Pujor Gondho Eshechhe... Durga Puja's in the air

Note: Lot of photos, keep scrolling

Once upon a time

I was about eight years old. I studied in Calcutta International School. Most of my classmates were expats. Those were the days when 'best friends' were both life defining as well as transient.There was a Polish boy called Robert in my class. He was my best friend at that point, the flavour of the month. I wanted to call him over to our place for lunch. I told my dad this. The family legend goes that my father never said no to me. He didn't this time too.

Dad, Mom and an Early Knife

Durga Puja was coming up. My father, a bilet ferot (foreign returned) orthopaedic surgeon, was in the thick of things. He played an active role in our Parar Pujo (community Durga Puja) in Dhakuria, Calcutta. Just as he did wherever he was, even if it was in England. I had heard  his stories of how he would recite the prayers in Pujos in England where there was no priest. With a fellow doctor, a Brahmin, mouthing my dad's mantras in front of the Goddess. Hindu Gods don't answer prayers unless offered by Brahmins apparently. These Durga images used to be flown in from Calcutta. I remember my father later telling his friends that he would say only one prayer if he was in a puja pandal, "Bhogoban shobar bhalo koro" (God, be good to all). I am paraphrasing here as my memories are as sepia tinted as the photographs.

Durga Puja in the UK. Mom with still early Knife

So if I wanted to call my friend over then it would be done. But in no ordinary way. For my dad took it upon himself to welcome Robert and his family to our country, our culture, our home, our hearts. He invited Robert, his elder brother who studied in our school and his parents, who worked in the consulate, to our house.

He gave the Poles the sort of welcome which the Commonwealth Games should now have. He touched up the paint of the walls of our rented house. Drew the Greek signs of male and female genders on a piece of paper and stuck it to the bathroom door to indicate that the loo was unisex. He bought footballs and given it the Para Puja committee to be given to the winners of the 'Dhunochi Naach' (religious dance with the holy fire) competition. He ordered a couple more of these footballs as return gifts for Robert and his brother. Bought traditional Batik shirts for the two boys and their father. And a sari for his mother. He called our foreign guests over on Ashtami, the biggest day of the Pujas. Paid and ordered for a special Khichudi Bhog (holy festival food) for our guests from Poland.

All of this because I wanted to call my friend over.

Legend goes that he never said no to me.

This story happened about twenty eight or twenty nine years back. Around 1981 - 82. I lost contact with Robert and his family a year later when I left International School and moved into another world. My memory is understandably a bit hazy. One or two details might be wrong.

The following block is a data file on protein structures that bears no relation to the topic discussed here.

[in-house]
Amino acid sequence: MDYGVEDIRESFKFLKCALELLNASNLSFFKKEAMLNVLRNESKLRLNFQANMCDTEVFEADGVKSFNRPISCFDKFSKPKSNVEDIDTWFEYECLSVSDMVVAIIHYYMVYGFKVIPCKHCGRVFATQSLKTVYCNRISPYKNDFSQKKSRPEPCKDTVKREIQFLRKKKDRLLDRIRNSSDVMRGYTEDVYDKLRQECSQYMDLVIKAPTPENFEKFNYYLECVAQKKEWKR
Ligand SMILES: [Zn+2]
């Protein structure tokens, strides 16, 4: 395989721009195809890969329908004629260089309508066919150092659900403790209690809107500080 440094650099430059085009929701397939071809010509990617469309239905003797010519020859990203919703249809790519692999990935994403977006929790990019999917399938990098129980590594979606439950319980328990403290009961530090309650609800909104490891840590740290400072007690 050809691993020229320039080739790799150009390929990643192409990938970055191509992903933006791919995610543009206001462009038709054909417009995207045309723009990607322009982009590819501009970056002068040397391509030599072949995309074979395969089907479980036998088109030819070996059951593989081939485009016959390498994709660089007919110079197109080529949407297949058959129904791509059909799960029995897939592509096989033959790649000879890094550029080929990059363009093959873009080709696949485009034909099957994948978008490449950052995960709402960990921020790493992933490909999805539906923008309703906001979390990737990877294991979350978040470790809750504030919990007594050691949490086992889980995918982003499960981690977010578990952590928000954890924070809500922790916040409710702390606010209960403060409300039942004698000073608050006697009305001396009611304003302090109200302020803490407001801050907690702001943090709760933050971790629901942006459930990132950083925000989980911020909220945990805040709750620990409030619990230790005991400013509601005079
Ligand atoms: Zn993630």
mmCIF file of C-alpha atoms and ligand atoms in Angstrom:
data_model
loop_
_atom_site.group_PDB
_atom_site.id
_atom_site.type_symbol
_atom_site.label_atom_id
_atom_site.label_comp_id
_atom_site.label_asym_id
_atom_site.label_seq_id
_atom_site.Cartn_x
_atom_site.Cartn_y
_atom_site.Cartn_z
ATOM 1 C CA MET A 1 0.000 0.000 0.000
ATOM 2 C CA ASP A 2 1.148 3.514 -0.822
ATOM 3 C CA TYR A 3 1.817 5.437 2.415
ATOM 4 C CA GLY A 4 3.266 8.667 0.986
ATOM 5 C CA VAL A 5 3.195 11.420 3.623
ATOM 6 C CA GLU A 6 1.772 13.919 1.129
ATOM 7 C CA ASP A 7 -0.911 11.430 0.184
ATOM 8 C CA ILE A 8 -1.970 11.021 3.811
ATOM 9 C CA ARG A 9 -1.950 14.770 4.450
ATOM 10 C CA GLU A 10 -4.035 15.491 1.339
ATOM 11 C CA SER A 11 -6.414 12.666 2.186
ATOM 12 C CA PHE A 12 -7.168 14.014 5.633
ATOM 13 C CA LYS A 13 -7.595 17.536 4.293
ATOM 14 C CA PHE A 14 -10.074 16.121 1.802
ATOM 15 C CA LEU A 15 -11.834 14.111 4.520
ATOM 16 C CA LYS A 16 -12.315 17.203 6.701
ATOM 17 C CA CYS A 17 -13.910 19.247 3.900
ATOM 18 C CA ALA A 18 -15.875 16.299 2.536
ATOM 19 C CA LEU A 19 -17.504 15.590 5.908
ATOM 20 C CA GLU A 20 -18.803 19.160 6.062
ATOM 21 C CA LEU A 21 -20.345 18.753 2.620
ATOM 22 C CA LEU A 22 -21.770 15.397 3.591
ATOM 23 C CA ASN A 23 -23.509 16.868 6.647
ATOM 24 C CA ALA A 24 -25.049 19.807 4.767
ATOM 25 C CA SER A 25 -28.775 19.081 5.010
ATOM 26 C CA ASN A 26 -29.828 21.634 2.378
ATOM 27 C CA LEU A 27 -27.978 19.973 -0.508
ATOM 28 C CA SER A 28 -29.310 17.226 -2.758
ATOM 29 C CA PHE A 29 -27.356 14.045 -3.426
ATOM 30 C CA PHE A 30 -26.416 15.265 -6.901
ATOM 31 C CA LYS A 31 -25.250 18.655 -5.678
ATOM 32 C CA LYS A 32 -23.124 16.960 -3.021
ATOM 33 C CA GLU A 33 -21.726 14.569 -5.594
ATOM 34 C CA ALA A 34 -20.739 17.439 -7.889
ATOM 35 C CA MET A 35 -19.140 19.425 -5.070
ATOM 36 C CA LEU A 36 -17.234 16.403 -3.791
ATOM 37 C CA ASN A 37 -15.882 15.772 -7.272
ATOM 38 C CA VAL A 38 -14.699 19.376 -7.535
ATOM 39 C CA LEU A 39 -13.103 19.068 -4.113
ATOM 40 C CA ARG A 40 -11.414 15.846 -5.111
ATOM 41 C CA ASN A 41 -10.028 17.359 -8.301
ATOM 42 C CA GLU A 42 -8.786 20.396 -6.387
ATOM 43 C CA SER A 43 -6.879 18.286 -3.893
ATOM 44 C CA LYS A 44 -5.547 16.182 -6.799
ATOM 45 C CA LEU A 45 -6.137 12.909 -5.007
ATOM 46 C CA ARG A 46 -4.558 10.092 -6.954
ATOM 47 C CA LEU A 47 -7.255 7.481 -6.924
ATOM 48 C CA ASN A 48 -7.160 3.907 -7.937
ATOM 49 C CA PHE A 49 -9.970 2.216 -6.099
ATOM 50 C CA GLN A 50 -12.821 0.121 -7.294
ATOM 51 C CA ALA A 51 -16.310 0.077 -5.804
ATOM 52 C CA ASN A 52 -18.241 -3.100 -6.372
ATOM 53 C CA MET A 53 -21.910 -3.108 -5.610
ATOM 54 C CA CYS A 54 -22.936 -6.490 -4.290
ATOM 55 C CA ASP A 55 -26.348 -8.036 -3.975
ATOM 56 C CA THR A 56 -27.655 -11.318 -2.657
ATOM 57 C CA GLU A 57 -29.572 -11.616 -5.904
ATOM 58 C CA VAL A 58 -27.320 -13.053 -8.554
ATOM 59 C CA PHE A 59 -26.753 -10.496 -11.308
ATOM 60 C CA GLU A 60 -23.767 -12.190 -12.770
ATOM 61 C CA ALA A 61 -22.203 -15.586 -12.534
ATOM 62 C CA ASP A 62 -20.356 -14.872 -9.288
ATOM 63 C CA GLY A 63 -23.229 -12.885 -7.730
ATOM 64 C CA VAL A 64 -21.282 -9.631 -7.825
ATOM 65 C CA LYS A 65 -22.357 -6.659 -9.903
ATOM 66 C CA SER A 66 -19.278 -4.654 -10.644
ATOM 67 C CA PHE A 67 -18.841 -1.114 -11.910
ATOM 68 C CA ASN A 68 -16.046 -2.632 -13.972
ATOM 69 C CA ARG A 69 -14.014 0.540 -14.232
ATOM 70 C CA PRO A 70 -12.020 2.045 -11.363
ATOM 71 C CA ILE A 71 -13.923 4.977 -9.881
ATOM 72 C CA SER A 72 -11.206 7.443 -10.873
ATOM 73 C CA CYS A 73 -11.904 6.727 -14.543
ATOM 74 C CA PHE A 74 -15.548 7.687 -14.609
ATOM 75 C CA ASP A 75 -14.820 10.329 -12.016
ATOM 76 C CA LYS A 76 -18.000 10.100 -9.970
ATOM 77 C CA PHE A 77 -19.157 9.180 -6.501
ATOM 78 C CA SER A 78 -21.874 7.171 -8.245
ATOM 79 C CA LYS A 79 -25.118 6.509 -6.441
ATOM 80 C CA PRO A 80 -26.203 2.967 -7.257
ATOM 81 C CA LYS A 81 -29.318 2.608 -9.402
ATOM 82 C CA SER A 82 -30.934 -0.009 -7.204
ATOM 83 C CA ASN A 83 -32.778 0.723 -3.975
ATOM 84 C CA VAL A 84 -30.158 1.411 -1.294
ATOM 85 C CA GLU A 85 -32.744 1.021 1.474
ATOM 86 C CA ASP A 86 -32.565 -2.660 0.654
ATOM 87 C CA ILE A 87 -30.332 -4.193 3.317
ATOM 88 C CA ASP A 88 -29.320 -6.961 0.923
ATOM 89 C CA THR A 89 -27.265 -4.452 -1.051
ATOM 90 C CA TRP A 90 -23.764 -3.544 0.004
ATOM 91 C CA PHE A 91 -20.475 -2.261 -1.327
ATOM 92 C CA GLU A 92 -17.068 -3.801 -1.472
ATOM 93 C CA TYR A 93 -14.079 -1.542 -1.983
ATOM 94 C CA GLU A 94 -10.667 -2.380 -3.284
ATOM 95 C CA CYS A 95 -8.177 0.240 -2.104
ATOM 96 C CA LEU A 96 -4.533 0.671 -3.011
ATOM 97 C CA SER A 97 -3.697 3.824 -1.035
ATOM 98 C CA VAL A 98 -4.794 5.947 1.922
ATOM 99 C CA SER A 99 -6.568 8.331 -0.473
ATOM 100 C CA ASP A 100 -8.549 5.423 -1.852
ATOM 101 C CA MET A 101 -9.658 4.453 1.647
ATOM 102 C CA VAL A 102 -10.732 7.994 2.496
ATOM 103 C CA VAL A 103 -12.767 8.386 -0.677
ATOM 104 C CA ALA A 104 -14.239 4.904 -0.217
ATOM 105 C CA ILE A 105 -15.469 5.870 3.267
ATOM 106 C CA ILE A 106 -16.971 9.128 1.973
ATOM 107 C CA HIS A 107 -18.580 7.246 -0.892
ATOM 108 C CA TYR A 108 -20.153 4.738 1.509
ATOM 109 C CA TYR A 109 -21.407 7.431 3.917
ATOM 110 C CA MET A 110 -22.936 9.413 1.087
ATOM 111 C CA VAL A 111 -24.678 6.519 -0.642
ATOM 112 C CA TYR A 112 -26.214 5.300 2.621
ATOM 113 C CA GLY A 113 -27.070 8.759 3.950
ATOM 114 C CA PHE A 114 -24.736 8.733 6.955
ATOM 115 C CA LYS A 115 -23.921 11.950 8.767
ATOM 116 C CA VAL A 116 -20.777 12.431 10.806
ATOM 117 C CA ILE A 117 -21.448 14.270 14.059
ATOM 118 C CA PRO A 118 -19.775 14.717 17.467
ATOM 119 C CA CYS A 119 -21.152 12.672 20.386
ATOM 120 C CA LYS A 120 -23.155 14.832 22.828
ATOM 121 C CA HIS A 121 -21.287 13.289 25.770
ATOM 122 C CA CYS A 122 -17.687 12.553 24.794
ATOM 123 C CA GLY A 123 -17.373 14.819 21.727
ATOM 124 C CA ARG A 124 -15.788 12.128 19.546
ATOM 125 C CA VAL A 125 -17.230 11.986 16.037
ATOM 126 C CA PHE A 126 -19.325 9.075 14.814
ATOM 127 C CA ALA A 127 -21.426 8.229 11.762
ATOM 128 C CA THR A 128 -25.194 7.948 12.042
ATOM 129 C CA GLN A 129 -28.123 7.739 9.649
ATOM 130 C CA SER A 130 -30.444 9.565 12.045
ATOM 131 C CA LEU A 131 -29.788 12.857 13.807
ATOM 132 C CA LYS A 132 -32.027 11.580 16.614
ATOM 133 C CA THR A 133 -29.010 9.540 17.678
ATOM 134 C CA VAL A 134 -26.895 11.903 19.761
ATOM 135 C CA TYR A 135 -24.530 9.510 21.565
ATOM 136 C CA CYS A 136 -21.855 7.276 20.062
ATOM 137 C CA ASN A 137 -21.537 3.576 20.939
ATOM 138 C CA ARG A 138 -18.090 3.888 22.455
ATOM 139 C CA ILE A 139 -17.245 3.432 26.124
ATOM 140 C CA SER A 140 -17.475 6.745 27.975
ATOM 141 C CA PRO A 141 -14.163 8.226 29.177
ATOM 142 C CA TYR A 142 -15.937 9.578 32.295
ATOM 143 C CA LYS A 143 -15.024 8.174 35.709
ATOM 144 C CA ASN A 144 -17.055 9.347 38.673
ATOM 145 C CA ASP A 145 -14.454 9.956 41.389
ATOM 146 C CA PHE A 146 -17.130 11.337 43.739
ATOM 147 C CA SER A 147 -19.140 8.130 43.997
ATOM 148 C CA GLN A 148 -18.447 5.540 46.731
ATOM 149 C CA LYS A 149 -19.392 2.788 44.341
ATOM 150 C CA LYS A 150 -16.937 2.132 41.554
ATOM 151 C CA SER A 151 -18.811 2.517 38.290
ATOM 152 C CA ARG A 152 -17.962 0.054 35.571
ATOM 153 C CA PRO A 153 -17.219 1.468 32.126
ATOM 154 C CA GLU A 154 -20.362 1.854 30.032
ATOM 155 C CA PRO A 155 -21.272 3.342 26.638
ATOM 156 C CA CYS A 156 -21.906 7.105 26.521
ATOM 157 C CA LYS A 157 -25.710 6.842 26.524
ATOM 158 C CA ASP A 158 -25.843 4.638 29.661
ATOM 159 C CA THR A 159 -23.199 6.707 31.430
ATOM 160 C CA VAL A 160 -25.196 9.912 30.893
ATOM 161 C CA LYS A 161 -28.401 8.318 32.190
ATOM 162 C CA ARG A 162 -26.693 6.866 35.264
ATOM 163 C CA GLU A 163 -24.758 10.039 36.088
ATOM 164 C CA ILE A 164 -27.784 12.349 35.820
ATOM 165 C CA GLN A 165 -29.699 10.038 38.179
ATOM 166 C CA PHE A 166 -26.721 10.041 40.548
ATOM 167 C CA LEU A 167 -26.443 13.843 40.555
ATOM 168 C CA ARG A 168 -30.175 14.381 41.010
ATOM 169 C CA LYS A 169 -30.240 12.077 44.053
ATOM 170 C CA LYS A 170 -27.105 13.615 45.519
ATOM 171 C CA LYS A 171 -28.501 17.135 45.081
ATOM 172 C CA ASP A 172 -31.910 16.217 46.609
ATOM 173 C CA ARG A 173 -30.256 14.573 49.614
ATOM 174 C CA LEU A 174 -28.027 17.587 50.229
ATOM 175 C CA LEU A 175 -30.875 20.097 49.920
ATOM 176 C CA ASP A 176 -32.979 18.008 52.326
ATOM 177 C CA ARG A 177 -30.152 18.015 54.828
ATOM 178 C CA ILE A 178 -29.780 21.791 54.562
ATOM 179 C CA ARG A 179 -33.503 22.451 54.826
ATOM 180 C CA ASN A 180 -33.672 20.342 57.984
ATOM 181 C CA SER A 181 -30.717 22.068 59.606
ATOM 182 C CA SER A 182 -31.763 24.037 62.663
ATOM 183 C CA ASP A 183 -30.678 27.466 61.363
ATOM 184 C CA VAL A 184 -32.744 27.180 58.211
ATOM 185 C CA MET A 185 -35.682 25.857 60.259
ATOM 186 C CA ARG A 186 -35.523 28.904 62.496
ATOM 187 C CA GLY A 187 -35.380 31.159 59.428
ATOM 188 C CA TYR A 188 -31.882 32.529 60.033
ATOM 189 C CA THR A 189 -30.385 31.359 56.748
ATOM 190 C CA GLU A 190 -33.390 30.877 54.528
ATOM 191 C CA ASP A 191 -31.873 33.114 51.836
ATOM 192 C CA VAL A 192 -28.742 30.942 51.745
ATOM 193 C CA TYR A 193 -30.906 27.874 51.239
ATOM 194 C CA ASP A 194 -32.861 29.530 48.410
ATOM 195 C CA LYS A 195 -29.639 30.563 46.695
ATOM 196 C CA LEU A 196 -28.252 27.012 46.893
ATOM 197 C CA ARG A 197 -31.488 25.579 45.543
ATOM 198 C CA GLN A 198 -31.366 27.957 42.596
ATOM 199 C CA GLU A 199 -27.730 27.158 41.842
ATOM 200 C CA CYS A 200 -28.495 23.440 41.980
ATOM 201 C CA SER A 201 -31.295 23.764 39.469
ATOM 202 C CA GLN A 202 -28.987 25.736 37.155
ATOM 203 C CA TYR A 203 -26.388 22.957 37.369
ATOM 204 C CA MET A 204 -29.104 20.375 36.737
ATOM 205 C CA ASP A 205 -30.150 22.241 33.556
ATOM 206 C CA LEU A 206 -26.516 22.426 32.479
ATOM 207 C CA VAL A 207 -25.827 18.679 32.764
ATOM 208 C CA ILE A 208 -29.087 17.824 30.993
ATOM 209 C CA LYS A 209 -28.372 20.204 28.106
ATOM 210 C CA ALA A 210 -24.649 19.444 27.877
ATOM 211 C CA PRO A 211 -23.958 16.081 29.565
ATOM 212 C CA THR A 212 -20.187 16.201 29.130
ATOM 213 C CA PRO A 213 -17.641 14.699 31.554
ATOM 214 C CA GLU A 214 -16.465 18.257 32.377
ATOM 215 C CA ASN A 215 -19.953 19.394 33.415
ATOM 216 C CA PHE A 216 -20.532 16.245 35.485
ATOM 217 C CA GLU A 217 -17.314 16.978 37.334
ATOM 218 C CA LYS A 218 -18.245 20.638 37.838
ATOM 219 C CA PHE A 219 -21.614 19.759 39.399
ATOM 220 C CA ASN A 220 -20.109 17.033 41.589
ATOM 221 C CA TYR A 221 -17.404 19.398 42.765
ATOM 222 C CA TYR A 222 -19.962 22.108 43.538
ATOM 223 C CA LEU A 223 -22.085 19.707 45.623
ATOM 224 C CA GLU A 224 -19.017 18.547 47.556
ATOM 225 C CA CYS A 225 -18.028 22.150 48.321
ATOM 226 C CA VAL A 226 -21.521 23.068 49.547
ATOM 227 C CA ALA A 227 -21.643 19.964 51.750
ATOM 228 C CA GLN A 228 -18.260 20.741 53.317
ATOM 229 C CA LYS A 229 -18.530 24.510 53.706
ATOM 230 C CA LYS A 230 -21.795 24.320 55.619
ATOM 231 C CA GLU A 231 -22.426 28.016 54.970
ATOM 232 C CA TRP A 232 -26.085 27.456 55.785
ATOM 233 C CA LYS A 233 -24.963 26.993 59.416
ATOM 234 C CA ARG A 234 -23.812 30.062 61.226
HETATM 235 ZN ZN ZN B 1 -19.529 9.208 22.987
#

It was probably the last Puja that I spent with my father. Or the second last.

Twenty eight years is not as long as it seems.

Puri, one of our last holidays together. Close to when this story played out

And yet I felt the spirit of that afternoon from the hoary past in our house tonight. A fortnight or so before the Pujas this year. We had a couple of friends over for dinner. After what seemed like a lifetime. The house was full of laughter and shrieks. Three girls put together can bring the house down.

I planned the menu. Shopped for it in the morning. Lunch followed by power nap. A quiet coffee. Gym. Got into the zone to cook dinner. Last minute shopping, shower and our guests were there. I threw my inhibitions to the wind and cooked with people around me. More laughter, chatter, squeals, giggles and photographs. Locker room conversations which made me run to the kitchen to take refuge.

Purple Foodie's cake. Chili chicken inspired by mom who learnt from my dad who learnt from a Chinese patient of his in the UK. Pork Hakka noodles. Eggplant and shrimp paste balchow. Inspired by a dish that I ate at a great host's place at KL. Fungi, my addition. All put together in around half an hour with a bit of cheer leading and a some bit of jeering. Every move photographed. Macro lens for food, regular for us.

We are hungry. Stop taking photos. Don't slow him down. I  am going to eat from the pan.

Gluten and carb conscious ladies digging into their plates dinner with gusto, asking for seconds. Laments about difficulties in finding the 'right' skirt swept aside with each fork-full.

And I relived memories of an afternoon from around three decades back.

The next pictures were taken by Jyotika Purwar of Follow My Recipe and her camera with two lenses

The morning after ... oops we did it again

Fresh guest. More laughter. Thankfully a couple of guys too to cut the skirt talk. A repeat guest from the previous night. And one who could make it this time. Two musicians. Adda in rhythm. The newly weds and the other old timers. The menu remained the same. We ate. Prayer and love can wait.